Unless you’ve been living off the grid for the last few months, you’ll almost certainly have come across the discussion surrounding the Twitter account of fast food behemoth Wendy’s.
Yes, one of the largest hamburger chains in the world decided to make a splash with its social media strategy, and the campaign has undoubtedly worked – at least from the perspective of bringing attention to the brand.
What’s interesting is the way that Wendy’s has gone about its new social media presence, adopting a controversial, combative tone that can only be described as “savage.” For some, it’s a stroke of genius, helping a company with a pretty run-of-the-mill product stand out from competitors in a way its square patties just don’t do.
@6371c5ddf354451 what’d they win? A participation trophy?
— Wendy’s (@Wendys) January 4, 2017
Others have some beef with the approach, believing the flame-grilled roasting of other fast food companies (and even Wendy’s own customers) has gone a step too far. But what’s the real truth of the matter? And what lessons can smaller businesses learn from the story when it comes to their own social media tones?
Snarky social snacks: Wendy’s on Twitter
Wendy’s has been active on Twitter for a long time – signing up in July 2009. For most of that time, the company was your typical big business on social media, doing typical big business on social media things: “Check out this great deal,” “We’re launching a new product,” and “No weekend is complete without a Thick Shake!”
Then, it all changed. Starting in December last year, Wendy’s began adopting a far more aggressive tone, starting with the clinical takedown of Twitter user Thuggy-D. We won’t go into the full details of the long, brutal and rather hilarious battle between the two accounts, but you can check out the video above to see Anderson Cooper reenacting the whole thing after the tweets went viral.
Wendy’s had gone rogue, and things only got more intense, culminating in what may be the most important tweet of the whole story – a captionless picture of a rubbish bin in reply to the question of “can you find me the nearest Mcdonalds?” Yup. Brutal.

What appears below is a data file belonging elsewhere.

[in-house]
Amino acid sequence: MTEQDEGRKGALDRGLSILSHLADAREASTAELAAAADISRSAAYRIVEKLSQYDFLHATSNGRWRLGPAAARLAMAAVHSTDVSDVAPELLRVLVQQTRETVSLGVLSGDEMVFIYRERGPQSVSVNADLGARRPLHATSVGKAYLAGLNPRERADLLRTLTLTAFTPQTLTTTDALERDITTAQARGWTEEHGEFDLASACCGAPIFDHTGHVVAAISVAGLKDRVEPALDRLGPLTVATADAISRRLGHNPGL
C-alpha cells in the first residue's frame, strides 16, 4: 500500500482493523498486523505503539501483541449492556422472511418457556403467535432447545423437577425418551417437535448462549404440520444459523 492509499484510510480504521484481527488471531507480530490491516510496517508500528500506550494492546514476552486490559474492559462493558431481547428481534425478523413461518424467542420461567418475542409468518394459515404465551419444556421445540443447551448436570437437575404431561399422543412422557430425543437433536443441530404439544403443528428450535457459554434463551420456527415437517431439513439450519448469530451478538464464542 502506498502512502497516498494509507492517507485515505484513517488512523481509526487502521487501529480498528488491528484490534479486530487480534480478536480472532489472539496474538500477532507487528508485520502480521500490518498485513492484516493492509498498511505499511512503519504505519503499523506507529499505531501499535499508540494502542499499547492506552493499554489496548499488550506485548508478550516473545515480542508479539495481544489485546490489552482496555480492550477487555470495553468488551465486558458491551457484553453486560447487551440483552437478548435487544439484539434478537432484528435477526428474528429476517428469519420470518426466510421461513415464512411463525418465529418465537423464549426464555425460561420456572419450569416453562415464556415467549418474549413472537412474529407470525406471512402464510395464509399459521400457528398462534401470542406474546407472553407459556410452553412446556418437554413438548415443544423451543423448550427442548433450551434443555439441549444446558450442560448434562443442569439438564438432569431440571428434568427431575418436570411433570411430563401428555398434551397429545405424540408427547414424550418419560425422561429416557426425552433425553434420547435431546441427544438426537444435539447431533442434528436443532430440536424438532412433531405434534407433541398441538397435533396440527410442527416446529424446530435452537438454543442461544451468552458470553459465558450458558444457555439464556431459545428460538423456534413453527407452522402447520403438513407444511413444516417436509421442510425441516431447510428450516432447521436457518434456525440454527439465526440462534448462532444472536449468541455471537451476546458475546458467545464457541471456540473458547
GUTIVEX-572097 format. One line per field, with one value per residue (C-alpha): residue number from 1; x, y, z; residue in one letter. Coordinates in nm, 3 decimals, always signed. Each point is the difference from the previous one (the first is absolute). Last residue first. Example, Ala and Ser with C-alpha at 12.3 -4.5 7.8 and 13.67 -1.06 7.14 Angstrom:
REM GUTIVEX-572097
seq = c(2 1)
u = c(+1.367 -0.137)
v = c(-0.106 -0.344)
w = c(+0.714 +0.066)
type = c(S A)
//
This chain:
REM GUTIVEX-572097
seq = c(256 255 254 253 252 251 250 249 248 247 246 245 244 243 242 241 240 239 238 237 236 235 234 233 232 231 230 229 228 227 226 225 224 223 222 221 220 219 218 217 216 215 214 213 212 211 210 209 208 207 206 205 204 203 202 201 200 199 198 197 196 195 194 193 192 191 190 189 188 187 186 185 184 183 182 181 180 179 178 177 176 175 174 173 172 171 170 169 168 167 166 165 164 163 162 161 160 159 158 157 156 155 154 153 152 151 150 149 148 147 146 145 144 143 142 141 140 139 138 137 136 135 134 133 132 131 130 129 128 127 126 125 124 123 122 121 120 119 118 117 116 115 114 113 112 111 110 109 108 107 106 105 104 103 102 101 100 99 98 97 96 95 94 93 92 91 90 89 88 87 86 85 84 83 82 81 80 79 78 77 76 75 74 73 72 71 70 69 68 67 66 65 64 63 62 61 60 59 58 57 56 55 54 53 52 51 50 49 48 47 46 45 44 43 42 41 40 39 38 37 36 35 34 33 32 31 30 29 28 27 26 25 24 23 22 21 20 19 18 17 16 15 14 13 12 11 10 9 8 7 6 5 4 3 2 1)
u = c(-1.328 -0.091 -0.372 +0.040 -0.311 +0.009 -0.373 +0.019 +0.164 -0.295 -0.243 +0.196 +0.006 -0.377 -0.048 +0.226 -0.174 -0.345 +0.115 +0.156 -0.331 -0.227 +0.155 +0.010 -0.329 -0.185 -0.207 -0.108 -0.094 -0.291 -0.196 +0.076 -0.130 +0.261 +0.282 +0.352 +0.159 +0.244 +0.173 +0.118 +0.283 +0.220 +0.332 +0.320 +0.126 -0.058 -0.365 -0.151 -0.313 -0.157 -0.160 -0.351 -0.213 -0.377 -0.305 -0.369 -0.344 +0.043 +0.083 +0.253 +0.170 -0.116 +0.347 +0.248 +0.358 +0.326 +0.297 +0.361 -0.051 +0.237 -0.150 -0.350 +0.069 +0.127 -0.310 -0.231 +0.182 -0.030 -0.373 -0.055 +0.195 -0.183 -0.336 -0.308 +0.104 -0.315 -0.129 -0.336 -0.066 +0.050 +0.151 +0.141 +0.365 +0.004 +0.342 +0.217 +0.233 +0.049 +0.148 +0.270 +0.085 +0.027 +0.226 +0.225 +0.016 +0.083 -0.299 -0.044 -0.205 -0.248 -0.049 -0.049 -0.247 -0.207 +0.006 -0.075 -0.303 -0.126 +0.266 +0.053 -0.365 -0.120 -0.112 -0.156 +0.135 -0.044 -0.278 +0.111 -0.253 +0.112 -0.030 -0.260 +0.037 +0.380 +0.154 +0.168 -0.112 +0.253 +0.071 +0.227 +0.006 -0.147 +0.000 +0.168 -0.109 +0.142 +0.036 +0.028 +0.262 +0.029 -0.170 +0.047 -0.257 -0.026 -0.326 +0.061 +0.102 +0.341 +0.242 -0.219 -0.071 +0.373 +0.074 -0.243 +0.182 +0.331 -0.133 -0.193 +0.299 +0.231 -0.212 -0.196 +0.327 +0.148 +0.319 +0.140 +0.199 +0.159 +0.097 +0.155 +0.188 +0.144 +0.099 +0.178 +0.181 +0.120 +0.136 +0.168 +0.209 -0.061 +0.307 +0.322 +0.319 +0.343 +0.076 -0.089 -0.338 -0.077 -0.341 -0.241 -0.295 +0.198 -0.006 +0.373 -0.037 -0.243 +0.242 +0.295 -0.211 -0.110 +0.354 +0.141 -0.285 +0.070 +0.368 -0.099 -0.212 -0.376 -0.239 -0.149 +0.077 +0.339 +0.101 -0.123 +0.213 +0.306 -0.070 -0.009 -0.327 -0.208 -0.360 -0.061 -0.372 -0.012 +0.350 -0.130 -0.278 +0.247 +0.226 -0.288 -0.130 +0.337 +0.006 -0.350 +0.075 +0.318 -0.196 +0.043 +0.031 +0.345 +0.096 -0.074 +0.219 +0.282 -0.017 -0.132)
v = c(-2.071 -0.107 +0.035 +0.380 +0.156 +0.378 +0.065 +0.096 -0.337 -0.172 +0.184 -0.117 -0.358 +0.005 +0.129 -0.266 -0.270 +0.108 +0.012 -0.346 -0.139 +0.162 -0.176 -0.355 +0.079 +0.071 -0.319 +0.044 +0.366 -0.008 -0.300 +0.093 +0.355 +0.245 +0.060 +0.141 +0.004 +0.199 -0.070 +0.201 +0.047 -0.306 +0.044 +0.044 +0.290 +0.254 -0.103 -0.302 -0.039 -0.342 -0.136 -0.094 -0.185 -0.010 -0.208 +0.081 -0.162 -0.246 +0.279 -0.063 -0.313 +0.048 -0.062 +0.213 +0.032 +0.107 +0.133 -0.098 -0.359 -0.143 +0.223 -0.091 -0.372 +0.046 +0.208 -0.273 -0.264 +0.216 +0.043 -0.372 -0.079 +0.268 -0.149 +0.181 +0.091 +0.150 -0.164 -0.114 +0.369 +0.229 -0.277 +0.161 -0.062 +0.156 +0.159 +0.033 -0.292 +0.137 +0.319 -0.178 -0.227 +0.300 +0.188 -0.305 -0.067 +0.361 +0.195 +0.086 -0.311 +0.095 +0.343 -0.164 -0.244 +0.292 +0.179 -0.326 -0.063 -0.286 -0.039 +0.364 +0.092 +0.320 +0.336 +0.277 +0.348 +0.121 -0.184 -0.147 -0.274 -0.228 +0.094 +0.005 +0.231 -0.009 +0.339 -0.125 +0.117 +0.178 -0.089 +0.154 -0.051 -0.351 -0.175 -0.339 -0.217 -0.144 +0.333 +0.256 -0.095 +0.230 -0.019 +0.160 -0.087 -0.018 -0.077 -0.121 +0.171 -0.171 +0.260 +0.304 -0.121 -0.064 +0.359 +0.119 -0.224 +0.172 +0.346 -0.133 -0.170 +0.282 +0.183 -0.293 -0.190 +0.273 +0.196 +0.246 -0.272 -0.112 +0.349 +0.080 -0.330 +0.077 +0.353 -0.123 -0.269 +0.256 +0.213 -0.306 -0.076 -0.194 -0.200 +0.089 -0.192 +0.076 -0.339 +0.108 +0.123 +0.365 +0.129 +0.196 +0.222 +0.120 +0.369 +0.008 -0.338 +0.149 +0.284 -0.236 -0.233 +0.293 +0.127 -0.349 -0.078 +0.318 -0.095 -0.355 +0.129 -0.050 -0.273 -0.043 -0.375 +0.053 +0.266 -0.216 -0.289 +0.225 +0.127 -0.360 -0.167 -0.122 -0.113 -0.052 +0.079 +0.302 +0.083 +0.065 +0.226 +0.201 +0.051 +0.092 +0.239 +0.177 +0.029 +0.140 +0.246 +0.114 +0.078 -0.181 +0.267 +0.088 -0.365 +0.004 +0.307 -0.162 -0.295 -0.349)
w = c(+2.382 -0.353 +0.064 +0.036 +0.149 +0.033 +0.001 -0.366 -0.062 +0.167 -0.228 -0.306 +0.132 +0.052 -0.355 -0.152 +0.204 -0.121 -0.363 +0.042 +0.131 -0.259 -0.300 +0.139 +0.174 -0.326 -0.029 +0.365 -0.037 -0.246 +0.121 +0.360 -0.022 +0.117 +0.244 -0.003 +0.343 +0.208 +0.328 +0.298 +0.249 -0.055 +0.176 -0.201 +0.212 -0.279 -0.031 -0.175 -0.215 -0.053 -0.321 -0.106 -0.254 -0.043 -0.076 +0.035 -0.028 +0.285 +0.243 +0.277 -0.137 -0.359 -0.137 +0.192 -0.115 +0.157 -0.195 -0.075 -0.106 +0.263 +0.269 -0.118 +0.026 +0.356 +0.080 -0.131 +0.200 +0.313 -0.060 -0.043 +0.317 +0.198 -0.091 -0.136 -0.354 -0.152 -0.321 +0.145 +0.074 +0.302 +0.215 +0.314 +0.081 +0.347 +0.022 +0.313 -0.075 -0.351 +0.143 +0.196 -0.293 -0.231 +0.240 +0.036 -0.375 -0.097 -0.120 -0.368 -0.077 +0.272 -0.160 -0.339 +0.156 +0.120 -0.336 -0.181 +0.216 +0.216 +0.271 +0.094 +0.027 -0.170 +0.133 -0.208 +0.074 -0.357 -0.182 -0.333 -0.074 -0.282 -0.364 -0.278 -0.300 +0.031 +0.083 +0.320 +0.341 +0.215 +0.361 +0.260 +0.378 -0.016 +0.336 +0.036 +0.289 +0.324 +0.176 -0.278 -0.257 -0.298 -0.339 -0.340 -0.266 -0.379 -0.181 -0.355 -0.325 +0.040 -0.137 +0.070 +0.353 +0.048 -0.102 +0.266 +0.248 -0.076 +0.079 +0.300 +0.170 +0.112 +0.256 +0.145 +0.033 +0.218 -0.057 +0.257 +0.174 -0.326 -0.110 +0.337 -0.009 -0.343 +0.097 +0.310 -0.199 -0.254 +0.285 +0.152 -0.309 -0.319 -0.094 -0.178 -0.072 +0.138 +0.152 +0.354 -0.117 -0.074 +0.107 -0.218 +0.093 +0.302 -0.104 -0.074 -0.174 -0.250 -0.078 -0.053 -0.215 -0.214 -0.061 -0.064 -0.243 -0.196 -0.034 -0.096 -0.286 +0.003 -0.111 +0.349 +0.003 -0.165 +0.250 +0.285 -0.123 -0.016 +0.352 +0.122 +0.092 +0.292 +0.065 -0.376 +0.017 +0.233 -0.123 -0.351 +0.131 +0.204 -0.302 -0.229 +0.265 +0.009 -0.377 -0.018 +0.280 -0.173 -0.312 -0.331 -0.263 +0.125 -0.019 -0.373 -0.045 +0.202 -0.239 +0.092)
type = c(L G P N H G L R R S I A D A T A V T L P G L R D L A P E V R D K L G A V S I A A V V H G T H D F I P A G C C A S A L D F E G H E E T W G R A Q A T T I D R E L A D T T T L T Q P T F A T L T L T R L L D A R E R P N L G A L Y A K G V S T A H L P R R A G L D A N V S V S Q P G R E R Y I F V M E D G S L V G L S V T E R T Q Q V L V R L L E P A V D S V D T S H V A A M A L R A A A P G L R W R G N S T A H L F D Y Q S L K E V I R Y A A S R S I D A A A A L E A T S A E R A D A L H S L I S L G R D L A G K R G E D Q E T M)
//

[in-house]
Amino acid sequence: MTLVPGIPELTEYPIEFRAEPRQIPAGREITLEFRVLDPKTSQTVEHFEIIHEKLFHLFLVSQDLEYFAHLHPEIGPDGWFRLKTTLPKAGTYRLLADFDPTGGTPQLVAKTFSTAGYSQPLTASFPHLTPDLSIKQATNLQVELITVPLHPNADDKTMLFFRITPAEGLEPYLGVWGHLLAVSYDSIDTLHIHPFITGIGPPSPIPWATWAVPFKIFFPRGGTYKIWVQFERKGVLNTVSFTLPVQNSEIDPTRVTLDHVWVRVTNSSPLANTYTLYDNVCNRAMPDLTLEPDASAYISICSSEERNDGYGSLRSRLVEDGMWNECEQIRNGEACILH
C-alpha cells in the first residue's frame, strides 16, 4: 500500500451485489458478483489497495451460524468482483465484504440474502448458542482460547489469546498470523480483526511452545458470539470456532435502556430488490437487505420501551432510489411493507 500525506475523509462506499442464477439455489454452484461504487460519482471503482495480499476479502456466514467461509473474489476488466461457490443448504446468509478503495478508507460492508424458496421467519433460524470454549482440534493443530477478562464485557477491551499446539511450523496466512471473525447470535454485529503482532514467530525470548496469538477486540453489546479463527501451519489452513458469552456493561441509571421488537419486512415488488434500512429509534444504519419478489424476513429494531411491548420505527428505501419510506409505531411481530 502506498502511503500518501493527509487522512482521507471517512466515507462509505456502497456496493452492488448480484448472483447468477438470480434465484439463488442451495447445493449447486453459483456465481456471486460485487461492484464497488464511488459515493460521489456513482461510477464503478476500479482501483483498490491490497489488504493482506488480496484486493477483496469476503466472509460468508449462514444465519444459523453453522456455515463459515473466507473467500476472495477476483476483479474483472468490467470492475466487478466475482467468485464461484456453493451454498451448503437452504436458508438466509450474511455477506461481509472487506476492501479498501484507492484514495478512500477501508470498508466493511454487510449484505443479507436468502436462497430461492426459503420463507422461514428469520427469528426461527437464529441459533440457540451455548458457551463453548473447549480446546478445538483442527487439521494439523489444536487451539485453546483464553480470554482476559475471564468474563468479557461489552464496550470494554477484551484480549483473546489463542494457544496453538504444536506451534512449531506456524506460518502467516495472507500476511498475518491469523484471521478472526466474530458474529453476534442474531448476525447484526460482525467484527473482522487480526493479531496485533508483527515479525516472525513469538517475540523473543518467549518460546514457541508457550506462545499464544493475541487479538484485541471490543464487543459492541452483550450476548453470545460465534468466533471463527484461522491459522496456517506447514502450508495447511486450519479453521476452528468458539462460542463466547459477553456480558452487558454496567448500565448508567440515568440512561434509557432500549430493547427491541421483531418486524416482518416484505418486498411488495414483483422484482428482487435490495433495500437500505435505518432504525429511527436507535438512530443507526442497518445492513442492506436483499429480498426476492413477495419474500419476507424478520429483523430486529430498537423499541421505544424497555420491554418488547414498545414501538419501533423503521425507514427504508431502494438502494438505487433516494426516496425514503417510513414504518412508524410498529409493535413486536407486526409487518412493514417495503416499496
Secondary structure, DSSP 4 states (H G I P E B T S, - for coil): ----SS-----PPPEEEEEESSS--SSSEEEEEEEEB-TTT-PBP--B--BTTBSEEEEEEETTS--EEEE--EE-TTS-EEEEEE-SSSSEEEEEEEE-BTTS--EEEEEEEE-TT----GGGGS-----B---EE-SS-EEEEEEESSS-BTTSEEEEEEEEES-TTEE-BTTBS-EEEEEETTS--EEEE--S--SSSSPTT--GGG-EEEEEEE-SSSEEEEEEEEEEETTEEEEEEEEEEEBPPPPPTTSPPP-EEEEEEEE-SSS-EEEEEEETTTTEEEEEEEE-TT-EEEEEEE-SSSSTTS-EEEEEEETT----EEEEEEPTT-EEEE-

— Wendy’s (@Wendys) January 3, 2017
With the rubbish bin tweet exploding on the internet, the team running Wendy’s social media accounts sensed that they had struck gold. In fact, that particular tweet represented an all-time peak in engagement for the company, as you can see in the below graph from social analytics company Simply Measured, who collected data during this flurry of online activity.
Wendy’s kept pushing the boundaries, and with each savage new roast or meme the buzz continued to grow and grow, until the story was being reported on by established and respected sources like Forbes, who described the change of tone as “a bold move from an otherwise docile brand,” – a great way of explaining the success of the strategy.
Simply put, the shift was unexpected. We just don’t see these huge companies having fun with social media, and it’s refreshing. The lesson here is that businesses shouldn’t be afraid to step outside their comfort zone. As long as they are producing engaging content!
.@McDonalds So you’ll still use frozen beef in MOST of your burgers in ALL of your restaurants? Asking for a friend.
— Wendy’s (@Wendys) March 30, 2017
The tide turns: When being edgy backfires
Unfortunately, the concept of ‘going rogue’ does mean that each tweet or piece of content has to escalate the joke, which has been a major factor in the growing backlash against Wendy’s and it’s online approach.
Wendy’s really rode the wave of its newfound popularity, obliging requests from customers to be ‘roasted’ and posting memes like there was no tomorrow. Unfortunately, that wave crashed pretty quickly, when the account posted a ‘Wendy-fied’ version of the ‘Pepe the Frog’ meme, which was designated a hate symbol by the Anti-Defamation League in September 2016. The tweet was quickly deleted, with Wendy’s claiming not to know of the meme’s significance. Even so, the backlash was swift, with many decrying the brand for allowing the account to spiral out of control, taking its controversial approach too far.
@ceophono No, your opinion is though.
— Wendy’s (@Wendys) January 3, 2017
Since then, Wendy’s has reigned things in enormously. The twitter presence is still a lot quirkier than most, but nowhere near the levels of earlier this year. So, what can we learn from this rollercoaster, and how can it apply to other businesses looking to build on their content marketing strategy with social media?
Key takeaways: Striking the right tone for social media
At a glance, it might seem like businesses can recreate the Wendy’s secret social media sauce by being similarly aggressive, but that’s only a very small aspect of what made the campaign so successful, and a much larger part of the growing backlash. Controversy can work, but it’s a short-term strategy.
Instead, take lessons from the other reasons behind Wendy’s social success, such as the unexpectedness of the tone and style, the humour and wittiness of the tweets, and the consistency of these quality posts.. These tips may sounds simple, but they’re really quite tricky. Getting them right requires the right expertise and a comprehensive content strategy, as well as a clear understanding of what your brand is all about, and what you’re trying to accomplish.